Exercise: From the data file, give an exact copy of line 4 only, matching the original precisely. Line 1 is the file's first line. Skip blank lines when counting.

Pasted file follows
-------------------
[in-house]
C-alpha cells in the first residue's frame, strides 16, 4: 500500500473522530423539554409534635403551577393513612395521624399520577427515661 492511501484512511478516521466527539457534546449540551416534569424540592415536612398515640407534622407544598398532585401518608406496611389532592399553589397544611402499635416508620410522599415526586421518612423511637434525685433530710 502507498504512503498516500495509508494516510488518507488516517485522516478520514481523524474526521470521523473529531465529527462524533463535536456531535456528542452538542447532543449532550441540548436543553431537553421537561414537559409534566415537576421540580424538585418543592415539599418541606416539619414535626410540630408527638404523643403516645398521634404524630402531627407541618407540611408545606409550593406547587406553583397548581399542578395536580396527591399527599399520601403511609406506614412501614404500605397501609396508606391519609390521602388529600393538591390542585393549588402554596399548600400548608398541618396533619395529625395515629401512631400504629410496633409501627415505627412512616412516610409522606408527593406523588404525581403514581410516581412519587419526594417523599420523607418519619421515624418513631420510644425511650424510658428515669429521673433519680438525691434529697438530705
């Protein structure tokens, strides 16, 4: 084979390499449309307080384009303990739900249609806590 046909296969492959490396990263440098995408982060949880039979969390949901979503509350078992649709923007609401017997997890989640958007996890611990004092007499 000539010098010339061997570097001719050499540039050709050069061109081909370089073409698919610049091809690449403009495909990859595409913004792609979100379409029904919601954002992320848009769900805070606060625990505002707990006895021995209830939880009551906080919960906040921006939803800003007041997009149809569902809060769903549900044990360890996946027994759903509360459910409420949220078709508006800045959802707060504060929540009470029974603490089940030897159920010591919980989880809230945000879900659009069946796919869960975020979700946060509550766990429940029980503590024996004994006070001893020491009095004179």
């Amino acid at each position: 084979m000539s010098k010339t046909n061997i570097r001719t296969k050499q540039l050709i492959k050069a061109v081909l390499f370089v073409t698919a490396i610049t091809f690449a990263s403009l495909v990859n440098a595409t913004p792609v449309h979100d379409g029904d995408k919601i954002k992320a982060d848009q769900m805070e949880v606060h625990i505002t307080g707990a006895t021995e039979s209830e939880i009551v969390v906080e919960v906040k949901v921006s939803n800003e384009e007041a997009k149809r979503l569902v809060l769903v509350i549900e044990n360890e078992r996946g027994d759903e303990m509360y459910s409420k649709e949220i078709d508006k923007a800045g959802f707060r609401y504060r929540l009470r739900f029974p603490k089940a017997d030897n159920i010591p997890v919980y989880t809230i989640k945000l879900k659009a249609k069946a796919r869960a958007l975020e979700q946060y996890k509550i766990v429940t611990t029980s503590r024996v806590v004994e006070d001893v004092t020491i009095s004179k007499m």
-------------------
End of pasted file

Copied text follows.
């Amino acid at each position: 084979m000539s010098k010339t046909n061997i570097r001719t296969k050499q540039l050709i492959k050069a061109v081909l390499f370089v073409t698919a490396i610049t091809f690449a990263s403009l495909v990859n440098a595409t913004p792609v449309h979100d379409g029904d995408k919601i954002k992320a982060d848009q769900m805070e949880v606060h625990i505002t307080g707990a006895t021995e039979s209830e939880i009551v969390v906080e919960v906040k949901v921006s939803n800003e384009e007041a997009k149809r979503l569902v809060l769903v509350i549900e044990n360890e078992r996946g027994d759903e303990m509360y459910s409420k649709e949220i078709d508006k923007a800045g959802f707060r609401y504060r929540l009470r739900f029974p603490k089940a017997d030897n159920i010591p997890v919980y989880t809230i989640k945000l879900k659009a249609k069946a796919r869960a958007l975020e979700q946060y996890k509550i766990v429940t611990t029980s503590r024996v806590v004994e006070d001893v004092t020491i009095s004179k007499m």